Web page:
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Fall is upon us. The time of year is truly magical for any number of reasons: the joys of jacket weather, the taste of apple fritters, the gradual turning of the leaves and the productivity of harvest time are common hallmarks of the season. Personally, every other year, the season means a little something extra to me.
It’s election season, baby.
Specifically, this year, it’s midterm election season. And in a new president’s first term, no less. This twice-in-an-average-decade occurrence is truly the most wonderful time of the year for political analysis.
My excitement about politics in general is balanced against a depressing reality: most people will not vote on Tuesday, November 8. Decades of data suggest that about 40% of eligible voters will likely cast a ballot. The highest midterm turnout in the last century came in 2018, at an eyebrow-raising 49.3% of eligible voters, according to the United States Elections Project.
Despite that high water mark, it remains true that over half of the Americans who could have voted did not.
Many non-voters lament the modern political climate, where polarization is the word of the day and gridlock is the result, rather than progress. These Americans can’t really get on board with either party enough to vote for their candidates.
The thing is, for midterm elections specifically, the failing to vote makes the problem even worse. Because of their low turnout, midterms are more likely to propel ideologically extreme candidates to victory.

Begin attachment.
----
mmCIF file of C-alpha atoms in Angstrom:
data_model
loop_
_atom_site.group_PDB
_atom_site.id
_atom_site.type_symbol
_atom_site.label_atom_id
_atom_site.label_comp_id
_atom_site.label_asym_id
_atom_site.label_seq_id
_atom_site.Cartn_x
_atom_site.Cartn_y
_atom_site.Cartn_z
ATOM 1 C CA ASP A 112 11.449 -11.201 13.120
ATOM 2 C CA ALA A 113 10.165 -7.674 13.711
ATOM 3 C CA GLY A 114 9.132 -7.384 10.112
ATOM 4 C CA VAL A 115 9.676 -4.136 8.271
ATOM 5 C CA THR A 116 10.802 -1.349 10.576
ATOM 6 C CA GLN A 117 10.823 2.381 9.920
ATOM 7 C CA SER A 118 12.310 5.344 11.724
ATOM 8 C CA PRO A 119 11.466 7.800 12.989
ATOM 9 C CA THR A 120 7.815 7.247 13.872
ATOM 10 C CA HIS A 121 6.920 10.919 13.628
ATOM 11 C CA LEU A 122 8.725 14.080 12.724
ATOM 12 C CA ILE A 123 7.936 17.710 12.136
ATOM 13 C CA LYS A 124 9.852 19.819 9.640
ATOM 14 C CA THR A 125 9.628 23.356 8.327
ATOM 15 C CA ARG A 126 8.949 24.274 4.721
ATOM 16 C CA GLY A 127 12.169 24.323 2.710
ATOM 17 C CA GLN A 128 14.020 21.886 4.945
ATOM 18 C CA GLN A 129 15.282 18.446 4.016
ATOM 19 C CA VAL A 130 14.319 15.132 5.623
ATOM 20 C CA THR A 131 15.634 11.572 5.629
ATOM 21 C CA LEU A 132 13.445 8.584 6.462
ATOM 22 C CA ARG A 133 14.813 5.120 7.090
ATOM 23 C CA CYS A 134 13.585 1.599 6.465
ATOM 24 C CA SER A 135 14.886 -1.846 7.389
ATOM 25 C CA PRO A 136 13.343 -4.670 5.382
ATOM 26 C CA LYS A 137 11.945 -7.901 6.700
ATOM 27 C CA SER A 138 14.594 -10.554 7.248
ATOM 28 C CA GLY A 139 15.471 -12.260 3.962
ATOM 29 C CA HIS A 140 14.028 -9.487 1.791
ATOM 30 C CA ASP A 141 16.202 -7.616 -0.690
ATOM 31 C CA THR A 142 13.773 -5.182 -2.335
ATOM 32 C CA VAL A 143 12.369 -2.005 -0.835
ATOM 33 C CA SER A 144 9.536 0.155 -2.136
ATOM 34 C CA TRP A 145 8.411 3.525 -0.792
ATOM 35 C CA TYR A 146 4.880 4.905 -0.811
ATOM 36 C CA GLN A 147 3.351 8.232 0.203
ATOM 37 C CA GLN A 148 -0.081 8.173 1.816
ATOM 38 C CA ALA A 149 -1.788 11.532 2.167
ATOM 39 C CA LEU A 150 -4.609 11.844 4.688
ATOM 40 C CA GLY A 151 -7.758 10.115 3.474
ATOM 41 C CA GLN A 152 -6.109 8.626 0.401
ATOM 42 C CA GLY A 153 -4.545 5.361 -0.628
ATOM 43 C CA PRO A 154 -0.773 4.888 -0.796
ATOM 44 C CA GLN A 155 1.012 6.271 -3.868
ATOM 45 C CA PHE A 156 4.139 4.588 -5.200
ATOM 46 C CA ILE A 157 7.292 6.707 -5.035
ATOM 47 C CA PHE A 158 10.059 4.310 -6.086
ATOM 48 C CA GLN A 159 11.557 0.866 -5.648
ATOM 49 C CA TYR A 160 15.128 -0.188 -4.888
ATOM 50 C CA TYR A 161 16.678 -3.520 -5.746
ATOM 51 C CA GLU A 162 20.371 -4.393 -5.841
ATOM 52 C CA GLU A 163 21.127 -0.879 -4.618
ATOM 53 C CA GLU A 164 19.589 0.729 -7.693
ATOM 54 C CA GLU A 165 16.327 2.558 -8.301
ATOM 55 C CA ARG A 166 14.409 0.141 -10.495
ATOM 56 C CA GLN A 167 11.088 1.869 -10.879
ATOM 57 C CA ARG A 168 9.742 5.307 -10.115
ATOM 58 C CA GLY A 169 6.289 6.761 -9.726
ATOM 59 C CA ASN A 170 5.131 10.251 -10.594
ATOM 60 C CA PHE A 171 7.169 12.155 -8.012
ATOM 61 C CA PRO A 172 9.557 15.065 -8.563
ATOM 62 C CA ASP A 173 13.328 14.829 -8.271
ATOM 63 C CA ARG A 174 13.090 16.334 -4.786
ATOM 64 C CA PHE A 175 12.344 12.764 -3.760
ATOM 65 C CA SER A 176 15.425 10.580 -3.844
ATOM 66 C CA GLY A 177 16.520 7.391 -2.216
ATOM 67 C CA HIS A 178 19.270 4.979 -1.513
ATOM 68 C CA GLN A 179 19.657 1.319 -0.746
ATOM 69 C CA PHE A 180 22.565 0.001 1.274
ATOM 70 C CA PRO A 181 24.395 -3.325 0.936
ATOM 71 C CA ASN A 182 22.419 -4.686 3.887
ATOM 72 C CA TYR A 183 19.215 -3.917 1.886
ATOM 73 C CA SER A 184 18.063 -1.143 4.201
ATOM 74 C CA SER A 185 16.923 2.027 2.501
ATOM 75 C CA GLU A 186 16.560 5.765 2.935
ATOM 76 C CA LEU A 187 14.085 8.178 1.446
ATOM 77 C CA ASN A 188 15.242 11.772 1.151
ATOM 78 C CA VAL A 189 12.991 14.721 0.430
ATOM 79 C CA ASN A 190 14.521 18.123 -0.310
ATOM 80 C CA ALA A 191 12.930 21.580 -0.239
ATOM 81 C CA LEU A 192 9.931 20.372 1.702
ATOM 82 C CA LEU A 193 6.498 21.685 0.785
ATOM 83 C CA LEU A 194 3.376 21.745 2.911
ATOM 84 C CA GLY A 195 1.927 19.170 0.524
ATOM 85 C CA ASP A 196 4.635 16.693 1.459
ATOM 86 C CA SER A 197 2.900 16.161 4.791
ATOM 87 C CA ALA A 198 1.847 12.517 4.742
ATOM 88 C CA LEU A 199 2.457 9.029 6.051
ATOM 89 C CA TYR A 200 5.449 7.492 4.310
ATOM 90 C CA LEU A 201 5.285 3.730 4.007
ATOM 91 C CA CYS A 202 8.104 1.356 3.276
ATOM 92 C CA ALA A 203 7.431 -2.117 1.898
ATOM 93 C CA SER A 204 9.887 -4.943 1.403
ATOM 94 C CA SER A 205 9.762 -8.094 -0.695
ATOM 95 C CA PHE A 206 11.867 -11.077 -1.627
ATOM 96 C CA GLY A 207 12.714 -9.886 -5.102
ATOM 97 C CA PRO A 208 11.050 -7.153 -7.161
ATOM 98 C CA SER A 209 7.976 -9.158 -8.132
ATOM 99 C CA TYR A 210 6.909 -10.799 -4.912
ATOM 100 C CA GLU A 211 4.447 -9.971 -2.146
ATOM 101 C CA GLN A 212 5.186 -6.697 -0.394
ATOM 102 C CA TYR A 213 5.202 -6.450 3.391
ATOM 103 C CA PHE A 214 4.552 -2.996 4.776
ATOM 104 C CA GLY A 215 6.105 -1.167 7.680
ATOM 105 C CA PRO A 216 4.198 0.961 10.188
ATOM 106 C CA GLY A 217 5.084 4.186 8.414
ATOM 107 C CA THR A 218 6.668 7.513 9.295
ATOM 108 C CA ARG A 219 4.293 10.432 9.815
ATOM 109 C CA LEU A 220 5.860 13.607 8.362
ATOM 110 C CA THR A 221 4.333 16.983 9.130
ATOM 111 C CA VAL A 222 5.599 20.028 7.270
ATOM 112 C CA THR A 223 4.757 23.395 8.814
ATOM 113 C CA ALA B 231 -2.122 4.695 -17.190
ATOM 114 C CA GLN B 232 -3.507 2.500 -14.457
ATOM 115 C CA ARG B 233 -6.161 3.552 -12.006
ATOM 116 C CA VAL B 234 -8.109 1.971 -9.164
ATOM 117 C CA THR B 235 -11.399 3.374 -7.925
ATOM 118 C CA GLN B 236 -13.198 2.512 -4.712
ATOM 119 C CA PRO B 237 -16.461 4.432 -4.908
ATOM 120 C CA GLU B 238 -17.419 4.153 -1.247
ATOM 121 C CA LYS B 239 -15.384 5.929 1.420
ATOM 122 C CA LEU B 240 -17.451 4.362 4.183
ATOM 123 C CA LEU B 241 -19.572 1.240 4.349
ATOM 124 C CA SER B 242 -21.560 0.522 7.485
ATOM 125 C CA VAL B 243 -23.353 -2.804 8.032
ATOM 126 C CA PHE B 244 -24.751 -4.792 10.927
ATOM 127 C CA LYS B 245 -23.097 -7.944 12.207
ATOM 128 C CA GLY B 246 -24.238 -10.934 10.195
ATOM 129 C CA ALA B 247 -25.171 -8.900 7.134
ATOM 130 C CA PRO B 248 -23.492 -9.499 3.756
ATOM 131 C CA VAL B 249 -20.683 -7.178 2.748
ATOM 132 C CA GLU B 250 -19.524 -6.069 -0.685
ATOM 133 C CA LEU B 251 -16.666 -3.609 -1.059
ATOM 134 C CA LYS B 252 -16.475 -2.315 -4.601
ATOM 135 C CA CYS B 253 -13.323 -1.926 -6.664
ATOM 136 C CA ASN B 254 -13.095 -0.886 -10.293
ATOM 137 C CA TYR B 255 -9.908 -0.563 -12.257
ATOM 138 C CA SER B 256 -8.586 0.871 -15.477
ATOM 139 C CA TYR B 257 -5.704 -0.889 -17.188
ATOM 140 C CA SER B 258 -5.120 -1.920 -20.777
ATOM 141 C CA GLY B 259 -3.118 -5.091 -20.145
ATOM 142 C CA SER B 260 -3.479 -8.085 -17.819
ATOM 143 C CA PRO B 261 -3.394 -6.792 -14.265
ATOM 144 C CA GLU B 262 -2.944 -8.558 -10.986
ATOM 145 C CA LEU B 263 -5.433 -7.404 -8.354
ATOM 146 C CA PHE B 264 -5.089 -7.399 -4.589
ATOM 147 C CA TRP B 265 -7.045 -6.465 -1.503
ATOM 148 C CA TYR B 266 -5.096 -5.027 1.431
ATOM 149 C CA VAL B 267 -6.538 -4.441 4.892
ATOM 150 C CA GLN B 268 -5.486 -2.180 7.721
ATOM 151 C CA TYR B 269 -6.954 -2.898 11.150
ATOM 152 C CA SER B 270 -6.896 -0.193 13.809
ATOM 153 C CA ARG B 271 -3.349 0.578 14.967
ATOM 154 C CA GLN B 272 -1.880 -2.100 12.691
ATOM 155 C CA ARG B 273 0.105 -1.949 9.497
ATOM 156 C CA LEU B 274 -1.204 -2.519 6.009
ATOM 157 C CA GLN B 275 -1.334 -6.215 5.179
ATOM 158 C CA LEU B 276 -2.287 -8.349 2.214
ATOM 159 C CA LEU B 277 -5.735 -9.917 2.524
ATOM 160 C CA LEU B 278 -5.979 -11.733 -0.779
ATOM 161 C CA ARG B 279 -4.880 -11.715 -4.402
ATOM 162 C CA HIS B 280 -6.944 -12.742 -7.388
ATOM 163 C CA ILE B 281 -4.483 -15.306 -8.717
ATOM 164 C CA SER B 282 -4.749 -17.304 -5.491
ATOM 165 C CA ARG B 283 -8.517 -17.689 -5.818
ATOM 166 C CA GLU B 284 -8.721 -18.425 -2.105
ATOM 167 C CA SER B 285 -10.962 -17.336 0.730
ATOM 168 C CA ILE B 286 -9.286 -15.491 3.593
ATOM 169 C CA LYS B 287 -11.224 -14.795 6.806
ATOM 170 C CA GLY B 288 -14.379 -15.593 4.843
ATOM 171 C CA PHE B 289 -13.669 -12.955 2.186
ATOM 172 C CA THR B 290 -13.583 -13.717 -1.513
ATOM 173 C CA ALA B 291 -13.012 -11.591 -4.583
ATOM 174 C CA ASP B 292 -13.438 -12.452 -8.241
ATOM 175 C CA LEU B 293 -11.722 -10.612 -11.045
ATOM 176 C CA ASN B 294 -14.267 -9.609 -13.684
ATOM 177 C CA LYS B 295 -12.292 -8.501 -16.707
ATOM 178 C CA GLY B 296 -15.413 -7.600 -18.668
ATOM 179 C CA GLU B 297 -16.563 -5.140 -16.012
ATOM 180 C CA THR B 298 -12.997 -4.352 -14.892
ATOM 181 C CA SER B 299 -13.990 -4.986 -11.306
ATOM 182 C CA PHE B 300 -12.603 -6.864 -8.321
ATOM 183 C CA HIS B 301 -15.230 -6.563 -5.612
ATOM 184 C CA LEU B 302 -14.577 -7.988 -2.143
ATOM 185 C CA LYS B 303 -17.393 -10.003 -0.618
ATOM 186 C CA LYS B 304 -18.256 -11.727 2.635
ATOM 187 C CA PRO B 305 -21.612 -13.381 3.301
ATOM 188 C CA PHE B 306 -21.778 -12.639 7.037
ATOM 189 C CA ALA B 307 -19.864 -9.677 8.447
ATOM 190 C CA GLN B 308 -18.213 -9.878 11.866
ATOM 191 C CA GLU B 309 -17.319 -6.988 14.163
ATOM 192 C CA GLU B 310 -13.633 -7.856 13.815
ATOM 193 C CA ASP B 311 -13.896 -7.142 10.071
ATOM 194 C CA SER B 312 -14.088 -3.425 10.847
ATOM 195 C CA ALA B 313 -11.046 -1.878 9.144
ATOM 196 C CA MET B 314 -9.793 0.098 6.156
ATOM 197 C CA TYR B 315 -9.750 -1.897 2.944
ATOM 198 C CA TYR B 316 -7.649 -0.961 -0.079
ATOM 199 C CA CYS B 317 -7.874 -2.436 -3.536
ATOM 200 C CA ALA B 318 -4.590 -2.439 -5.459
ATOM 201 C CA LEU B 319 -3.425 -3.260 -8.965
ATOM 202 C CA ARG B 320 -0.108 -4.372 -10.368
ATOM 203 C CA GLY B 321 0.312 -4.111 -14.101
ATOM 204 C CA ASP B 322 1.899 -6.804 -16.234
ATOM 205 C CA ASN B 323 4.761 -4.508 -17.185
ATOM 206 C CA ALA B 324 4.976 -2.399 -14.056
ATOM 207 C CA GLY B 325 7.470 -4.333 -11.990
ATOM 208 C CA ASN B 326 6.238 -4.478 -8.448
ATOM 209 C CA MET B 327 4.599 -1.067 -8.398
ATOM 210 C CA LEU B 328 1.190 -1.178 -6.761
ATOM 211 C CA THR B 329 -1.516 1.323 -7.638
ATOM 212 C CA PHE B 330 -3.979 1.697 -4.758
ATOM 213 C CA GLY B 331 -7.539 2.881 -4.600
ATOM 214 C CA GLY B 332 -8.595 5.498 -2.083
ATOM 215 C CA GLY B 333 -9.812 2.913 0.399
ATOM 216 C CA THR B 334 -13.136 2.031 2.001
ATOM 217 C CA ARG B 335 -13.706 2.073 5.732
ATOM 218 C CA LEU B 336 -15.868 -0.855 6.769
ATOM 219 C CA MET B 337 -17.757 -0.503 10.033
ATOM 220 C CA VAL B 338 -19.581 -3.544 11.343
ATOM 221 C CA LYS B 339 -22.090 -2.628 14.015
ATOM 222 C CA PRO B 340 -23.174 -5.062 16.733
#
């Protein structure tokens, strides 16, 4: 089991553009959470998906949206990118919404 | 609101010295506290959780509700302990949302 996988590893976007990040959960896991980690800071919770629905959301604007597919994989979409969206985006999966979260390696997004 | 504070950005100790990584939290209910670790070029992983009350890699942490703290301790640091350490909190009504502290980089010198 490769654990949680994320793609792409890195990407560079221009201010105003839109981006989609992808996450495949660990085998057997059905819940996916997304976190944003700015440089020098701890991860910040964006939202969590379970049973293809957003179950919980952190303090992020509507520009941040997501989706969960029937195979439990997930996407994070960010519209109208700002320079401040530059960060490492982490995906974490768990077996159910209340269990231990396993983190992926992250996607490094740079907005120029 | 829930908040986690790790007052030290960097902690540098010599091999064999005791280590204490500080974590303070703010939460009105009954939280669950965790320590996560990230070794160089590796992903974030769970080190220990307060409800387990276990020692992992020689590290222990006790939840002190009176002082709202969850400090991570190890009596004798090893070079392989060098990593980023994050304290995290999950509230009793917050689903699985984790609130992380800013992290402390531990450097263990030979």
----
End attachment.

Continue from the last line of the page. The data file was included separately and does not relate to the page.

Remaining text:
I base this assertion on three things we already know about American politics.
Issue 1: The people who turn out to vote in any election are the people who are more politically engaged.
A poll by NPR and the Medill School of Journalism in 2020 revealed the obvious: 79% of voters in that year’s election said they “closely followed” the campaigns, compared to just 38% of non-voters. The same polling found that non-voting Americans were less civically engaged in general, with lower odds of volunteering in their communities, attending local events, writing letters to elected officials or contacting news media than voters.
This trend is exaggerated in midterms, as a number of those data points carry over to “drop-off voters,” those who vote in presidential election years but not midterms. While this demographic is more likely to have logged volunteer hours, their civic engagement doesn’t extend to politics: less than half said they discussed current events with friends and family in a 2016 Pew Research poll.
It makes sense, when you think about it. The midterms have less spotlight than campaigns shared with the presidential race. As a result, the people who vote will be the ones paying more attention to politics, because they’re less likely to miss the memo and more likely to have an opinion already formed.
Issue 2: politically engaged people are more likely to be strong partisans.
This is also fairly intuitive. A big reason people get involved with politics is because they strongly agree (or disagree) with one side or the other.
If you really want numerical evidence, check out any poll of ideological identities for political activists. It will be U-shaped.